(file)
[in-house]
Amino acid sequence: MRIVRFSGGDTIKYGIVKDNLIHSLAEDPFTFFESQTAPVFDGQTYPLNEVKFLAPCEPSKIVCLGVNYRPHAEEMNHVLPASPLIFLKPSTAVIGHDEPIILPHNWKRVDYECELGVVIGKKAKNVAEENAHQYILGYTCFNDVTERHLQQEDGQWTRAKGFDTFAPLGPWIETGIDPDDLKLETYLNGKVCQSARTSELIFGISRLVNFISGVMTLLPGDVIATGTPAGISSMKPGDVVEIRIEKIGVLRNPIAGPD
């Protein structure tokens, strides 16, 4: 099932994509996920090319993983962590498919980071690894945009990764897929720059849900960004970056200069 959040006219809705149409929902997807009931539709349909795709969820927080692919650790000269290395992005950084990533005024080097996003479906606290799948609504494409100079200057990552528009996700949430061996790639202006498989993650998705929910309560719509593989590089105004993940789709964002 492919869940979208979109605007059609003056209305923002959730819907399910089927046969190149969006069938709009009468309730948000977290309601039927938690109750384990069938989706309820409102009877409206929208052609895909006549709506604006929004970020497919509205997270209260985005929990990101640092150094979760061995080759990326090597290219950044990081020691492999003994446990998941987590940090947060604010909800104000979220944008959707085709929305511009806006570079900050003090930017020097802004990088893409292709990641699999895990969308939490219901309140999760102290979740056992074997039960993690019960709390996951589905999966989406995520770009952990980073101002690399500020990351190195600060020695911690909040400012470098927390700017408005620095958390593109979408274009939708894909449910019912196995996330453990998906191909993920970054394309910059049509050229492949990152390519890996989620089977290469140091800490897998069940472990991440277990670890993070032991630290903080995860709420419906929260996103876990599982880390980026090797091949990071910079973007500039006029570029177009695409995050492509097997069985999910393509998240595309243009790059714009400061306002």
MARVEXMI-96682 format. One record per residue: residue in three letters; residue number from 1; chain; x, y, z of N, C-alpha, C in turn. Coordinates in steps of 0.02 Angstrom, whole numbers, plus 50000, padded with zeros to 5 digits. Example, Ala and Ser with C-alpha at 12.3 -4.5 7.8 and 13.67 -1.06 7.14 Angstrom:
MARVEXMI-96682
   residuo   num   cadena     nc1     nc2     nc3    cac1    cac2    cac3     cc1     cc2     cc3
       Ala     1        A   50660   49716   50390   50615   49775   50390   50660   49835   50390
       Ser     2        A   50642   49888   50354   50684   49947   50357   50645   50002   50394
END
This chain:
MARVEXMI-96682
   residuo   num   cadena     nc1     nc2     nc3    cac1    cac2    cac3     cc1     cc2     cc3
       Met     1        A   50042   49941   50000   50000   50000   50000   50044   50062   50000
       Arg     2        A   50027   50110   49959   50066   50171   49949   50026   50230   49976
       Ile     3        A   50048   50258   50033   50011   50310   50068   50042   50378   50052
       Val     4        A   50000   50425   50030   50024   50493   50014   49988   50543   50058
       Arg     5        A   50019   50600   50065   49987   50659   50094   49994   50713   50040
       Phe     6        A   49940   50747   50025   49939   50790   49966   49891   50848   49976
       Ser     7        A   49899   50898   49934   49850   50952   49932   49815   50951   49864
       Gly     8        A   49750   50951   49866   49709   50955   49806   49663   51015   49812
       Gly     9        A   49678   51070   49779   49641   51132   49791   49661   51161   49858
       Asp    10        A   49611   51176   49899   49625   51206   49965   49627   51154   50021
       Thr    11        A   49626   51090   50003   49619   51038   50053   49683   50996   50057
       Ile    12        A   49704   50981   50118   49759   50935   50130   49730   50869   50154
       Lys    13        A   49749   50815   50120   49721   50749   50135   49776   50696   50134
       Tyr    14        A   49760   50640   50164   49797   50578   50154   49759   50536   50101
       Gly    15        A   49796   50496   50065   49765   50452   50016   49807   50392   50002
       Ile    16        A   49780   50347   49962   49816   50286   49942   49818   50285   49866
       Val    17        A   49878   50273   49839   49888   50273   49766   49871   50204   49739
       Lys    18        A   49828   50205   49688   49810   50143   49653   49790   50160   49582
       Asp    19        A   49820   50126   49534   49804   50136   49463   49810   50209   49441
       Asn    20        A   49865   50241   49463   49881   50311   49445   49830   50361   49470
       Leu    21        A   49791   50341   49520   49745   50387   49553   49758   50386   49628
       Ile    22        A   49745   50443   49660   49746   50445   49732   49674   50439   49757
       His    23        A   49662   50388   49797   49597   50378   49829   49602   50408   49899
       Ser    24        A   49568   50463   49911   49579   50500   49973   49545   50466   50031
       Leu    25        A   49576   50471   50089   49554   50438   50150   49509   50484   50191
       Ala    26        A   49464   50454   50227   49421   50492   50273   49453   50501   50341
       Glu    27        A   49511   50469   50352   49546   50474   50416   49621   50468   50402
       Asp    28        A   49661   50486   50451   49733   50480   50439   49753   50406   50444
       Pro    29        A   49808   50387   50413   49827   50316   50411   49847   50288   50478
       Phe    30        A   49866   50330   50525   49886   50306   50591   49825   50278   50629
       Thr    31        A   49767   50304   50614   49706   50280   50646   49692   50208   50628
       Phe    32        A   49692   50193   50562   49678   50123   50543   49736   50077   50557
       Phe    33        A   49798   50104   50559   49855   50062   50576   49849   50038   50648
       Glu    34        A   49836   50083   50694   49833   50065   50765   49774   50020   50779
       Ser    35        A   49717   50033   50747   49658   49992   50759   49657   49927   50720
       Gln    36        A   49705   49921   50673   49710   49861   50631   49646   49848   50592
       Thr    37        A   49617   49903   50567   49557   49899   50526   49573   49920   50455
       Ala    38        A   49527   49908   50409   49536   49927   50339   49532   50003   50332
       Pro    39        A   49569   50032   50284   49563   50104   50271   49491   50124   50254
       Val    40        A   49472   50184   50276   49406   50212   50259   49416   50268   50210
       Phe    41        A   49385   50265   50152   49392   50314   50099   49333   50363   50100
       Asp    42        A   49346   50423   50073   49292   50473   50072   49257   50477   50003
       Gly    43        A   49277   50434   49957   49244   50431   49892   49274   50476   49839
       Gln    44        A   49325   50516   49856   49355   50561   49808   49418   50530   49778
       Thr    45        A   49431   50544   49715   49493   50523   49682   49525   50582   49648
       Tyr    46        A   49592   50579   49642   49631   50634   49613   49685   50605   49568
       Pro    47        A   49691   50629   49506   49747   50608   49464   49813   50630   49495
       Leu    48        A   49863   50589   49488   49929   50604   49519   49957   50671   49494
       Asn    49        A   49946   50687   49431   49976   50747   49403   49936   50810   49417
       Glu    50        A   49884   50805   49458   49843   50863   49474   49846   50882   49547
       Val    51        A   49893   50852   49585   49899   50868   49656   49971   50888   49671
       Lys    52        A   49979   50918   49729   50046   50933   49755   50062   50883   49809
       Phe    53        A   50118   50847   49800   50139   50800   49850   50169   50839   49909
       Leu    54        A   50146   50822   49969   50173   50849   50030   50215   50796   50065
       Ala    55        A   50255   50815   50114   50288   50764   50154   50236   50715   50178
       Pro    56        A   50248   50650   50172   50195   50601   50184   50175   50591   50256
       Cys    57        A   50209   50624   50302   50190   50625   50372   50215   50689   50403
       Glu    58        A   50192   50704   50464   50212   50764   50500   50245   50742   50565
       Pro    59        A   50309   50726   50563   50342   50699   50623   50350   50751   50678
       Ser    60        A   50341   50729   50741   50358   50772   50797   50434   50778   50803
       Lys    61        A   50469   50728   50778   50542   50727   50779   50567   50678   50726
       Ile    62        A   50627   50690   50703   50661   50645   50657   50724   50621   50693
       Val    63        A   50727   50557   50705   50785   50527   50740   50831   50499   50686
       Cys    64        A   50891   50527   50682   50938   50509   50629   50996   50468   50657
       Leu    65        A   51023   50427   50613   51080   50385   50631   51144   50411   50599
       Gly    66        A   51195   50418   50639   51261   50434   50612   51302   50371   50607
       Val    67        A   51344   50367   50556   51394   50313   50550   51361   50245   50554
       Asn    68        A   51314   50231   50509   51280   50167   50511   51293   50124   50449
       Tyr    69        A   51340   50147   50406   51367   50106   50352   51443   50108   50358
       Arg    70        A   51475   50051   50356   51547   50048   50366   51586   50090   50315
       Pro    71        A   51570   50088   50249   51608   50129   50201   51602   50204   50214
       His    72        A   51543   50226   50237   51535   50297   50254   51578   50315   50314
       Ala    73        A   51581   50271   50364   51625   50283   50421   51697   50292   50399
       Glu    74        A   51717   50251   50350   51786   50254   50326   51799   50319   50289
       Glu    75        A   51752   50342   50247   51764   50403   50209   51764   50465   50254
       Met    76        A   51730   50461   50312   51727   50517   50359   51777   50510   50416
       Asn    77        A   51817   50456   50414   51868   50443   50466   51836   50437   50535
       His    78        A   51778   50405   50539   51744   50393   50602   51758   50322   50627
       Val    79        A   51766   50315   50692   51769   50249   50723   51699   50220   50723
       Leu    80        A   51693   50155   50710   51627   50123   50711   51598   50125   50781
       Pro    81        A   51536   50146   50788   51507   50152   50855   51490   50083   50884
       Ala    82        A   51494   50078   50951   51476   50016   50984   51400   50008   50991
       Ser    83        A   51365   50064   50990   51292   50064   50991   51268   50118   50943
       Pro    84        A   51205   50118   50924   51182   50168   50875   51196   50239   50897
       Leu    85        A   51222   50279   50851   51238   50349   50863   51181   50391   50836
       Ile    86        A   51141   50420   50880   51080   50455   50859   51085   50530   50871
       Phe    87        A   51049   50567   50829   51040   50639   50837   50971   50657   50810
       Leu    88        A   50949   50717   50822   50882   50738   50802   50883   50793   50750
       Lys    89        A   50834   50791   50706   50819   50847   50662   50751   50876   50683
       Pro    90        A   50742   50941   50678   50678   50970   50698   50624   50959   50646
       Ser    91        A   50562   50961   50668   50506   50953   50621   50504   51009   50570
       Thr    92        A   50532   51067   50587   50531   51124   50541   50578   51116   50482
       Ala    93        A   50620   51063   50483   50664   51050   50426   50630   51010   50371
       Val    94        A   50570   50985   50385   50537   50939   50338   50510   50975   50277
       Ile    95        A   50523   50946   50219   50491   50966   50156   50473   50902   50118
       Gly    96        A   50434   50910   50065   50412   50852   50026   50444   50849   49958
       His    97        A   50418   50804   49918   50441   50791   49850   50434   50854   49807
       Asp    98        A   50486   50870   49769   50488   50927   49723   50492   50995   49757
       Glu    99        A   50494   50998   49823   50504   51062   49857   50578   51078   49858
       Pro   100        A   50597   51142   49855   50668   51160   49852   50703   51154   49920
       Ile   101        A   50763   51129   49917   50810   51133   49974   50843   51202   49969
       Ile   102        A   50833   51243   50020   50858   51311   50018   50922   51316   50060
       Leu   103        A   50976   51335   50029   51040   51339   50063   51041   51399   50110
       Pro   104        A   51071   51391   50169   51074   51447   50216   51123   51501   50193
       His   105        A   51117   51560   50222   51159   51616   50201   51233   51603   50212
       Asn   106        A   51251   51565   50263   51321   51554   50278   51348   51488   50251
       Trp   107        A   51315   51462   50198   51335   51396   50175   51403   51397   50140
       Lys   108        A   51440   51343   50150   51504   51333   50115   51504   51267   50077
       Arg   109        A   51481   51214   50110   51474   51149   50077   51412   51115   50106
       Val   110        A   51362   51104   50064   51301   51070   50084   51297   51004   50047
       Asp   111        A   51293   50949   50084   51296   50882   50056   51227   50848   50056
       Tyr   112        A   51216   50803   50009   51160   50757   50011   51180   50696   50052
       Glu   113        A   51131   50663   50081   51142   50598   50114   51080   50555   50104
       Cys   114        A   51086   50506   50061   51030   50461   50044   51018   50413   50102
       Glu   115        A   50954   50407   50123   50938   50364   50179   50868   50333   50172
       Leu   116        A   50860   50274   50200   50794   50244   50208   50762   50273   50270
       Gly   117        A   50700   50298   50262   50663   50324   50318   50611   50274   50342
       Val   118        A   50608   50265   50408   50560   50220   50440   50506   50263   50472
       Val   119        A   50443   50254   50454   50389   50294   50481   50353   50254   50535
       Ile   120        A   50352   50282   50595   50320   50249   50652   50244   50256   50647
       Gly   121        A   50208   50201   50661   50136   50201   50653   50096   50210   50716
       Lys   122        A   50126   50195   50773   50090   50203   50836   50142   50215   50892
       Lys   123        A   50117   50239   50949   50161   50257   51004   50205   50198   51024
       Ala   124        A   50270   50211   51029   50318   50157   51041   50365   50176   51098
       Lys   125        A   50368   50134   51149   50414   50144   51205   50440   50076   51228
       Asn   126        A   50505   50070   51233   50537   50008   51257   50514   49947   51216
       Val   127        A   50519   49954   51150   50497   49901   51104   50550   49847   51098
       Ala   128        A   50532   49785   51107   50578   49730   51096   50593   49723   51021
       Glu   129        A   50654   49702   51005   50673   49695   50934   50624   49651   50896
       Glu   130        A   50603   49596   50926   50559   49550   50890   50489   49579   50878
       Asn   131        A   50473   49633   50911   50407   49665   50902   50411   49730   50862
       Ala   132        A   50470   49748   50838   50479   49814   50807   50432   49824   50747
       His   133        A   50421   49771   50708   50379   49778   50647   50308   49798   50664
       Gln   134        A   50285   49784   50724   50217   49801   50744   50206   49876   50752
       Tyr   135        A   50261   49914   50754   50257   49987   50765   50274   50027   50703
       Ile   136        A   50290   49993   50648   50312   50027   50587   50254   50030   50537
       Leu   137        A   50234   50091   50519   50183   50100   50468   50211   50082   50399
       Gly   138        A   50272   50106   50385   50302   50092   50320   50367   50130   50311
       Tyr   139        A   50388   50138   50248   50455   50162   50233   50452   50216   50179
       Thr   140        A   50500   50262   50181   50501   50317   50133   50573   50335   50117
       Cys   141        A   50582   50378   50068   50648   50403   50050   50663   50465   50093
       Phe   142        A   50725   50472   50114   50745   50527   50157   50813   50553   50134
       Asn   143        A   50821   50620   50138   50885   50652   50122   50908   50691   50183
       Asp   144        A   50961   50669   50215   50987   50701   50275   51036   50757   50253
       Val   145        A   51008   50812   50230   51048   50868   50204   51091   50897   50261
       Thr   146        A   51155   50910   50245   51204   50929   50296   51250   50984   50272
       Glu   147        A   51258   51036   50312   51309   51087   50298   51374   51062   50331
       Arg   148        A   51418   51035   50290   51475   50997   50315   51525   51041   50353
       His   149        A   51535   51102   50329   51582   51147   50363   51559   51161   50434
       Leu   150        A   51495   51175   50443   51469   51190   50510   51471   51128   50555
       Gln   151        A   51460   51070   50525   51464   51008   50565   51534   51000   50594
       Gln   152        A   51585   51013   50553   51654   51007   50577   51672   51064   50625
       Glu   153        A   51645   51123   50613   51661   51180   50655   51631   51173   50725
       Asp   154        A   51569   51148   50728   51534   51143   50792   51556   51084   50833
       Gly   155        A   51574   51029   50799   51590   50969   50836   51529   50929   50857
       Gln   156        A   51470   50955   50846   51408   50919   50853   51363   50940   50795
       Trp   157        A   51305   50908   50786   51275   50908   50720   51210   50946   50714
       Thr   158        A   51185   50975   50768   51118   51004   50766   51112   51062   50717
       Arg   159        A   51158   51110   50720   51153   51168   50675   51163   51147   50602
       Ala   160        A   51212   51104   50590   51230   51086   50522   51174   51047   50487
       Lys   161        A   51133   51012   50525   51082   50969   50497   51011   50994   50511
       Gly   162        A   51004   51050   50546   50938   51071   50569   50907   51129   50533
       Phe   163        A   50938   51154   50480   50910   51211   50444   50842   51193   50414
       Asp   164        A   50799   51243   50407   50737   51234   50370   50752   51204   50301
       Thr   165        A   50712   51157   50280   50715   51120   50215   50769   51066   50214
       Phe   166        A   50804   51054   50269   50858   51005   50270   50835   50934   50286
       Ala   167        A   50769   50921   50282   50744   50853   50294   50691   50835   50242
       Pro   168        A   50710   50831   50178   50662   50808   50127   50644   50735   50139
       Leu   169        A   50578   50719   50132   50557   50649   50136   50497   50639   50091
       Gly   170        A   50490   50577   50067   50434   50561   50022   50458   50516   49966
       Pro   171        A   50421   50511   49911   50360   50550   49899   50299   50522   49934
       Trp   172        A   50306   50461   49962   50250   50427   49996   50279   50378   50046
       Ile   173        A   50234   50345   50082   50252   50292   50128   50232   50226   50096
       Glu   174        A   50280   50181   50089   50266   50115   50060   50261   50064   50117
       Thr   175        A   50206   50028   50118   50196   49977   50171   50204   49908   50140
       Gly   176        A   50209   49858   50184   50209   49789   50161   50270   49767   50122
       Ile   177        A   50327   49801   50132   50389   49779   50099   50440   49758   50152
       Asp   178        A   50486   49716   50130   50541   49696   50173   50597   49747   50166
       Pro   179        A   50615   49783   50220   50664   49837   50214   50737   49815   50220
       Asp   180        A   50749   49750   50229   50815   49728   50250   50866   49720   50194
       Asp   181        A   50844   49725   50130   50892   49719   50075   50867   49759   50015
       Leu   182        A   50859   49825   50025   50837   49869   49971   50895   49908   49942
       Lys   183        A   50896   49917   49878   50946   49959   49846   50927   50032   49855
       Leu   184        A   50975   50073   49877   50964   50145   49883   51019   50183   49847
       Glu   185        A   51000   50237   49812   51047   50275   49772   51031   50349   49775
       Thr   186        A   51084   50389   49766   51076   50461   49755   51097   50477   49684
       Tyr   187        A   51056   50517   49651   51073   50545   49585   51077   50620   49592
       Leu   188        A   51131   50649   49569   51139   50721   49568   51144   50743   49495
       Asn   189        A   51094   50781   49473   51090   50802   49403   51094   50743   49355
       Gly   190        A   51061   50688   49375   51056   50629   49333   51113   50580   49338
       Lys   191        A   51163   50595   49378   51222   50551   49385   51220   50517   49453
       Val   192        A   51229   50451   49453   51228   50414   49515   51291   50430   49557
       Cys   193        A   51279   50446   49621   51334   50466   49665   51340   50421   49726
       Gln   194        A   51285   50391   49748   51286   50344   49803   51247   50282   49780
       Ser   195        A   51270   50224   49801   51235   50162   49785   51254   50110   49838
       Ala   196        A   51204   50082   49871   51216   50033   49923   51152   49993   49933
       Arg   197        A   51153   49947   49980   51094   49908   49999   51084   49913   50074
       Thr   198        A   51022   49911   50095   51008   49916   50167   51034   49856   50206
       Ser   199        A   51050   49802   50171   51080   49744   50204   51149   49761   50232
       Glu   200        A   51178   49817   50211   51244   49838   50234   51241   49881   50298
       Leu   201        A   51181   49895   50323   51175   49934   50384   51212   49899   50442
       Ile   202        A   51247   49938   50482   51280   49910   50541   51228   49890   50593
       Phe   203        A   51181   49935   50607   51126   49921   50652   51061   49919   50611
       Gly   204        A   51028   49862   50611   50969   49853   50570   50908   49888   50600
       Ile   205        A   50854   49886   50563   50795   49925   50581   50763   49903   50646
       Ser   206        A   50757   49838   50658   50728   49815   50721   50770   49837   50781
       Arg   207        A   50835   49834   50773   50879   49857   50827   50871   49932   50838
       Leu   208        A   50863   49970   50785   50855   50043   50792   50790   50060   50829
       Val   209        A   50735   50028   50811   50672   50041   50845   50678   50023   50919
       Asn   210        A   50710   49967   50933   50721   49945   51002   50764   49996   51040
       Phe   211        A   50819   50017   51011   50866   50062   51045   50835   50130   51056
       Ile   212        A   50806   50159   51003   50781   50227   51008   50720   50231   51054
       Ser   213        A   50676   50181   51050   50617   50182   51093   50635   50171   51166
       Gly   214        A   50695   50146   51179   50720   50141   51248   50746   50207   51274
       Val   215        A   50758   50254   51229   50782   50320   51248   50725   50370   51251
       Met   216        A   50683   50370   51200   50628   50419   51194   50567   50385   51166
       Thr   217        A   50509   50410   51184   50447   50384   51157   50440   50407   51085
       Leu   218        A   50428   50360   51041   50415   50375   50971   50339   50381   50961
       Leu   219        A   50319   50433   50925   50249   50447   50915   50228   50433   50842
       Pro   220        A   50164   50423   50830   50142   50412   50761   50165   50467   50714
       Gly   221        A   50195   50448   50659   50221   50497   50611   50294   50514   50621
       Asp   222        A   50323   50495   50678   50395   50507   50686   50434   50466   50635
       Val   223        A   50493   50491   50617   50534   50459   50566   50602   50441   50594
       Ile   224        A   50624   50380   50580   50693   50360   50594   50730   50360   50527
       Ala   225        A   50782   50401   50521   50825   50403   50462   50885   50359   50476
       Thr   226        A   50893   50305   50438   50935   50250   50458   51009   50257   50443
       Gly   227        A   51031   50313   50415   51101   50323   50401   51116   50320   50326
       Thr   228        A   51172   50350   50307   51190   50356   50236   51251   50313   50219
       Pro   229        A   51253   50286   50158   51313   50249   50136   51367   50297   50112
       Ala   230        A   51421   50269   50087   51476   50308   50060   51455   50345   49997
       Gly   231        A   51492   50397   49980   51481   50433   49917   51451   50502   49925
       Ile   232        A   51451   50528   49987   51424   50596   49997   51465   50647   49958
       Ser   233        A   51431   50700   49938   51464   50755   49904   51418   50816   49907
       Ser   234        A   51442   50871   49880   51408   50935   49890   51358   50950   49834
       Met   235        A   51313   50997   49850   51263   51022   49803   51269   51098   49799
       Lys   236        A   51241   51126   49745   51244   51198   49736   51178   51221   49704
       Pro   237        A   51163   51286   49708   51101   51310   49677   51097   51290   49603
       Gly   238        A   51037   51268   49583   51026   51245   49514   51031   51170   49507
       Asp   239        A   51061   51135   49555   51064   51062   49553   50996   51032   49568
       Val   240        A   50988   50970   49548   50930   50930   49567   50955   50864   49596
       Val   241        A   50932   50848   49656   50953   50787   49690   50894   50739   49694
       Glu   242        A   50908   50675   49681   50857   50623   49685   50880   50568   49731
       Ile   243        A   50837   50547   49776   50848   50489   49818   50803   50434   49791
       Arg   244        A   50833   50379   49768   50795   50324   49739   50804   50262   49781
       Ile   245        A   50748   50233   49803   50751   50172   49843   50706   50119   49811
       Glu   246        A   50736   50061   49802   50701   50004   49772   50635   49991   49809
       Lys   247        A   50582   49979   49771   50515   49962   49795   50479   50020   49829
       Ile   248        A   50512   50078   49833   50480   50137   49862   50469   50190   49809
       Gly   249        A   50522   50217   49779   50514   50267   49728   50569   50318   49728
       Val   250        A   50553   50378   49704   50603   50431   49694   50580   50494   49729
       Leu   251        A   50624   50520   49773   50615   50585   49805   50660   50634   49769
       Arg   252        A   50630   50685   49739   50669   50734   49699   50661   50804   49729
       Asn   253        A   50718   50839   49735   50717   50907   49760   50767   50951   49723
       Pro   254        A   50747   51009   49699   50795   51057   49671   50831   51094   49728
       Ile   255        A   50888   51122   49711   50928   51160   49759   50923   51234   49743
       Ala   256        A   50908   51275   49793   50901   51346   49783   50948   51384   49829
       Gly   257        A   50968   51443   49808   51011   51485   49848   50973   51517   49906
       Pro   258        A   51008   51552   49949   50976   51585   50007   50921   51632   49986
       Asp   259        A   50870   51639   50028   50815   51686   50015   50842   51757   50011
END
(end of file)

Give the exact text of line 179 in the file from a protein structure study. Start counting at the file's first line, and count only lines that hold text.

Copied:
       Ala   167        A   50769   50921   50282   50744   50853   50294   50691   50835   50242